While Foxconn facilities manufacturing Apple products might have drawn the most ire from the world at large in the past couple of years for the way the employees are treated, it looks like those making Nintendo parts have also been cutting corners – by using underage workers.
Foxconn has apparently confirmed the recent report by Chinese site Games QQ, that the Yantai factory used interns aged between 14 and 16 to work overtime shifts to get the Wii U finished on time. These aren't paid placements or work experience however, but “forced” internships, where students are taken from secondary technical schools in the Jiangsu Province and made to work in these facilities. While they can technically leave whenever they want, it's been reported that students were threatened with receiving no course credit if they fail to perform the work and may even be expelled.
Some of the quotes translated over at Kotaku paint a grubby picture of the kids' working environment: “I did transport work, helping them move goods,” said 14 year-old Xiao Wang (alias). “Right now, the night shift is 7:40 PM until the morning… you know, til what time in the morning is uncertain. Whenever the work is done is when you get off your shift. If you don't finish the work, he (the production line foreman) won't let you end your shift. Usually, you can get off by 7 AM. My arms would hurt from the work.”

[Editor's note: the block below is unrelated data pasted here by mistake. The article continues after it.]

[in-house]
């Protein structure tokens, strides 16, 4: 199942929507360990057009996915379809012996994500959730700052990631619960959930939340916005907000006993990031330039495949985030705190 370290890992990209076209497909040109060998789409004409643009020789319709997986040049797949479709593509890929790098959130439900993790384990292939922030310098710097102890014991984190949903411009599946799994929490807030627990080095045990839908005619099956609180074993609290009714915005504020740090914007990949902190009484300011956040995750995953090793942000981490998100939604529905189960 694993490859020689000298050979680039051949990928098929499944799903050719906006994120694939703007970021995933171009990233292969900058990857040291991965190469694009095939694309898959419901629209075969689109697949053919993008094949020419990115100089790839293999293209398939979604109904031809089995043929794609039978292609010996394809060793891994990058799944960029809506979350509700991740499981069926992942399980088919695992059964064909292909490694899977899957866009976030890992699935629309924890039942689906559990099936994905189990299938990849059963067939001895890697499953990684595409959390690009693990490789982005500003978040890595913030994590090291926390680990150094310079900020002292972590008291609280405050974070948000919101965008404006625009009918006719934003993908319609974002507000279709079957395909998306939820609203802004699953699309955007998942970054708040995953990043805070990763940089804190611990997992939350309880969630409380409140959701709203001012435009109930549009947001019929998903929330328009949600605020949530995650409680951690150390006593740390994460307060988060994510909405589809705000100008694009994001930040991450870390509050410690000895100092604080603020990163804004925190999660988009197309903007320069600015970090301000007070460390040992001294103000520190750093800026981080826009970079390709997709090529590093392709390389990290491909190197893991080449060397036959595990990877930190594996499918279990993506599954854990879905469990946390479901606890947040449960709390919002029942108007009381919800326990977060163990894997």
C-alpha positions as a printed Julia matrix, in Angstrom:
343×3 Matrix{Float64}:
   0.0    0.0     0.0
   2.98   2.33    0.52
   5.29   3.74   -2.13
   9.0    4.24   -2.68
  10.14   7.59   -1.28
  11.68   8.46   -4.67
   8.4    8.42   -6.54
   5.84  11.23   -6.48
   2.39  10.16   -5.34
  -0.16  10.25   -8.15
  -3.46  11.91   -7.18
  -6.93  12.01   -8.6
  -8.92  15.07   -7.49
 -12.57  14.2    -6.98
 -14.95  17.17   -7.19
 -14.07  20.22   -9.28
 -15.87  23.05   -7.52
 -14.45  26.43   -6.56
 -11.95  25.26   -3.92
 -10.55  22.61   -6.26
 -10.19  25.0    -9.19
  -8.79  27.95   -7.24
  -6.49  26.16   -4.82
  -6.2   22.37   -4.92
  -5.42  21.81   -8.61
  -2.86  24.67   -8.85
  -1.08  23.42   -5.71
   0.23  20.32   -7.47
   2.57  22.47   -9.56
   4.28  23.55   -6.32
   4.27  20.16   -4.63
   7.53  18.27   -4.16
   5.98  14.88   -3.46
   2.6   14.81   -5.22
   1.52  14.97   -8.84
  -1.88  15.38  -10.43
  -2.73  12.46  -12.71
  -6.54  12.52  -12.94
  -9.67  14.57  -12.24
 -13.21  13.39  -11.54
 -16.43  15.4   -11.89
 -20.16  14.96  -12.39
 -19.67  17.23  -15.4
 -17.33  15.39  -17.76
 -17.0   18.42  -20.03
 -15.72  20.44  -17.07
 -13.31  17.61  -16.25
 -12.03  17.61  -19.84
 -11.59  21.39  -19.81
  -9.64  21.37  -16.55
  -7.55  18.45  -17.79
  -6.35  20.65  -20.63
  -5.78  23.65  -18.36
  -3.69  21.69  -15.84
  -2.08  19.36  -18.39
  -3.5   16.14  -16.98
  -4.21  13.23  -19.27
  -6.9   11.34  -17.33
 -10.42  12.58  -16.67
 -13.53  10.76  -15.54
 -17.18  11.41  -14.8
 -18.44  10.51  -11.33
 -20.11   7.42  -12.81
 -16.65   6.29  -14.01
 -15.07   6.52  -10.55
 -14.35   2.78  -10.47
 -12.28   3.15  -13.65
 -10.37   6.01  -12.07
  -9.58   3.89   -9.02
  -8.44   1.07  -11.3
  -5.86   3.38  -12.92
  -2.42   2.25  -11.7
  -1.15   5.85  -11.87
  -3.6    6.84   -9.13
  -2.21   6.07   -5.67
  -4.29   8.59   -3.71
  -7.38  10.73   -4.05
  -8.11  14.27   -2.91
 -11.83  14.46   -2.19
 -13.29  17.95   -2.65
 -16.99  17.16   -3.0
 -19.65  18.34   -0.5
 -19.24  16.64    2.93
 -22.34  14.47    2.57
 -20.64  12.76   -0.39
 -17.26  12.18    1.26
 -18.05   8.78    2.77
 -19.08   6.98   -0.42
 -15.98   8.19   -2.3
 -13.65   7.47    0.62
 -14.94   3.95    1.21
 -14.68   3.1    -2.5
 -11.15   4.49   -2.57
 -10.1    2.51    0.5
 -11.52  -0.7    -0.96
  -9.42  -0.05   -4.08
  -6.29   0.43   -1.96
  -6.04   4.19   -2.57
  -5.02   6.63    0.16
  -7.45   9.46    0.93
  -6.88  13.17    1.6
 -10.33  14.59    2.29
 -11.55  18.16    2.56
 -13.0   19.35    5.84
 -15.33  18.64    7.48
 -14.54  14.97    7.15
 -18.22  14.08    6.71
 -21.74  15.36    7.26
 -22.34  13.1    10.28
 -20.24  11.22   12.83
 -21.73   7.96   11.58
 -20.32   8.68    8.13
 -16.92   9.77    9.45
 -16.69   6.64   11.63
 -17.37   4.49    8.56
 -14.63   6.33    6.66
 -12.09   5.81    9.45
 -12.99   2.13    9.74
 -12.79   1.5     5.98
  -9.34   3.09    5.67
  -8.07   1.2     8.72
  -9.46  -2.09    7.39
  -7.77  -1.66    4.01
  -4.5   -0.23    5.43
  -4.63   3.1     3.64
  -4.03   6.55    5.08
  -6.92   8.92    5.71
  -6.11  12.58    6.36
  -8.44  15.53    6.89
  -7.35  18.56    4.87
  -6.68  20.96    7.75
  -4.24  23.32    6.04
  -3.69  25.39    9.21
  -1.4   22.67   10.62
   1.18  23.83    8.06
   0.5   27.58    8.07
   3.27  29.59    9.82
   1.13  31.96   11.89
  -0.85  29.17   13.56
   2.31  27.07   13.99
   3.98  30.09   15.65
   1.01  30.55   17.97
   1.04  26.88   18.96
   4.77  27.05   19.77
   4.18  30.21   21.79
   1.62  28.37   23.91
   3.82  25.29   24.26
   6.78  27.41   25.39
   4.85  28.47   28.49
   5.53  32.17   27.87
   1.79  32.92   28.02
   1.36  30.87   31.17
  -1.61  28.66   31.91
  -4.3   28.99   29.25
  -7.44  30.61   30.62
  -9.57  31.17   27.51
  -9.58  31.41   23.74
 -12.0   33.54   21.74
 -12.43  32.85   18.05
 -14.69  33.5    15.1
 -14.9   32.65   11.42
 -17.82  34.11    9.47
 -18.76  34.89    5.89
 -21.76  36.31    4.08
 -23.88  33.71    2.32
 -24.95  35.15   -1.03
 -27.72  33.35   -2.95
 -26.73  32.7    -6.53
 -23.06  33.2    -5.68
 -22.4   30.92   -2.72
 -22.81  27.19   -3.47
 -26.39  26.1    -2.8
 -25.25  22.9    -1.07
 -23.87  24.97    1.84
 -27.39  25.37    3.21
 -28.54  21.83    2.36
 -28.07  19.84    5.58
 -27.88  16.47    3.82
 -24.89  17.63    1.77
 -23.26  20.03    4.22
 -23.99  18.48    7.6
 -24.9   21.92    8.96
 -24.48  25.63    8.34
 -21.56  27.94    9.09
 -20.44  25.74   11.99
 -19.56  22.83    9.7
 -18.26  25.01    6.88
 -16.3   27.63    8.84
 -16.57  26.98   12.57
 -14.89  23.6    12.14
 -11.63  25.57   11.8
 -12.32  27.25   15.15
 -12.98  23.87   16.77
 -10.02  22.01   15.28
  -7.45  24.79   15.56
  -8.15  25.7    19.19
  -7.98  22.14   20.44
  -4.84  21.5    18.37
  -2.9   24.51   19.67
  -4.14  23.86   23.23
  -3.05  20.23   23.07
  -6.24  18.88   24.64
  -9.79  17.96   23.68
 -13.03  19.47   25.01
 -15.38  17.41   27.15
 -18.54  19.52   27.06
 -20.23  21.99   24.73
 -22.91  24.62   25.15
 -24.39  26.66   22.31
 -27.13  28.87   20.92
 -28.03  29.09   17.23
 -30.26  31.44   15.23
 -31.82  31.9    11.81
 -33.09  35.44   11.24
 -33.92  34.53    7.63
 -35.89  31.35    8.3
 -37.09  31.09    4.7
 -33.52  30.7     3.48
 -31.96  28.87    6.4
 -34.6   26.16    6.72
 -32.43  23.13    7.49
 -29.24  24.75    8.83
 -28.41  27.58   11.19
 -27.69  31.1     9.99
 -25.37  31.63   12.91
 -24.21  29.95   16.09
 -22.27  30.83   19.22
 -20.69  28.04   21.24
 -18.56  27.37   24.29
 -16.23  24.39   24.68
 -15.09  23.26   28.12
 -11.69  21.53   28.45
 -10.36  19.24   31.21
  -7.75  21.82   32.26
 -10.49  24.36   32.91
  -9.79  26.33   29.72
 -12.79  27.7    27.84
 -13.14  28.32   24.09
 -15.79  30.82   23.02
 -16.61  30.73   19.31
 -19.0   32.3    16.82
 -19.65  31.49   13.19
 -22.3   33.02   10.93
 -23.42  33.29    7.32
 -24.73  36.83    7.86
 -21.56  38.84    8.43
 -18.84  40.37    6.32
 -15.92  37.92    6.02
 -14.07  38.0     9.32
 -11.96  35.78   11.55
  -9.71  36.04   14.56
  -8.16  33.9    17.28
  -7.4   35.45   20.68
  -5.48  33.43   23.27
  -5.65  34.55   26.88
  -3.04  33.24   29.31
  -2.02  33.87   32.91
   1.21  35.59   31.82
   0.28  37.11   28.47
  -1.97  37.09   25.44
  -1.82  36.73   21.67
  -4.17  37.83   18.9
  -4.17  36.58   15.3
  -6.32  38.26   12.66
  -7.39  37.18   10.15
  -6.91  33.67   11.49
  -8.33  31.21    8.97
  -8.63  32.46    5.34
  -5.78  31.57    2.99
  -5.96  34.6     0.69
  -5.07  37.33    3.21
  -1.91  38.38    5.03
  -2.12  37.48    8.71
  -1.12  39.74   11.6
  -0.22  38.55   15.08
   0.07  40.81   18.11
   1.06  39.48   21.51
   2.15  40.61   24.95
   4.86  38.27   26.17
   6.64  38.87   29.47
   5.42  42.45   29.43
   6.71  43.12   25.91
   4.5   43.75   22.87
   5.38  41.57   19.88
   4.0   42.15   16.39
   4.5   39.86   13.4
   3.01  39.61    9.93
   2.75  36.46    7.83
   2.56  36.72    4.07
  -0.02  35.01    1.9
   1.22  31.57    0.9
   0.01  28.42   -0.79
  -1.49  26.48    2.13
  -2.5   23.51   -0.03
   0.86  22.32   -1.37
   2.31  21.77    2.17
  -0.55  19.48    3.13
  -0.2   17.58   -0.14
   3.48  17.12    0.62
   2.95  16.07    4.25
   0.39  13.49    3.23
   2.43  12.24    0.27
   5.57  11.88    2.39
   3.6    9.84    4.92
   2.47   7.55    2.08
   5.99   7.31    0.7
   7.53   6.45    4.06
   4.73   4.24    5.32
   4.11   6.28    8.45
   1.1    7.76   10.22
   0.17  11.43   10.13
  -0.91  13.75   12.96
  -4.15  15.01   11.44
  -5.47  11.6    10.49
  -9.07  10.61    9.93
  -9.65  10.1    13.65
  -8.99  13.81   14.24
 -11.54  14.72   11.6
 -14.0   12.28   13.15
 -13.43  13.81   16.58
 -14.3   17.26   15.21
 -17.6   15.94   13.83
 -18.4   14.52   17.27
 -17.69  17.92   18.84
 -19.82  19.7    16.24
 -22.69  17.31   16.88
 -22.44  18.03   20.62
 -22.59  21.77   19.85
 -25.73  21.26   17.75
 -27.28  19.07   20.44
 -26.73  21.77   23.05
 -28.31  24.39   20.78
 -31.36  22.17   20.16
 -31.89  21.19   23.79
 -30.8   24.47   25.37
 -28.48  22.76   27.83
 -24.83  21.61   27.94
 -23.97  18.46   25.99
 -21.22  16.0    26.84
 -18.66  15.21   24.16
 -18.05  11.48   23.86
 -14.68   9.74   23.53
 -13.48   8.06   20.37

Nintendo has yet to release a statement on this matter, though Foxconn has admitted as part of an internal investigation that students between the ages of 14 and 16 were being used in the manufacturing process. However, it didn't condone the practice, stating to Bloomberg that if anyone was found to be using underage labour in its facilities, that those responsible would be immediately fired.
KitGuru Says: This instance is far from the first time that Foxconn has been implicated in a scandal over its working conditions, though its' the first time that children have been confirmed as being employed. Despite this, companies like Apple and Nintendo keep giving it manufacturing work.
Ultimately, do stories like this make you guys any less likely to buy Apple, Foxconn or Nintendo products?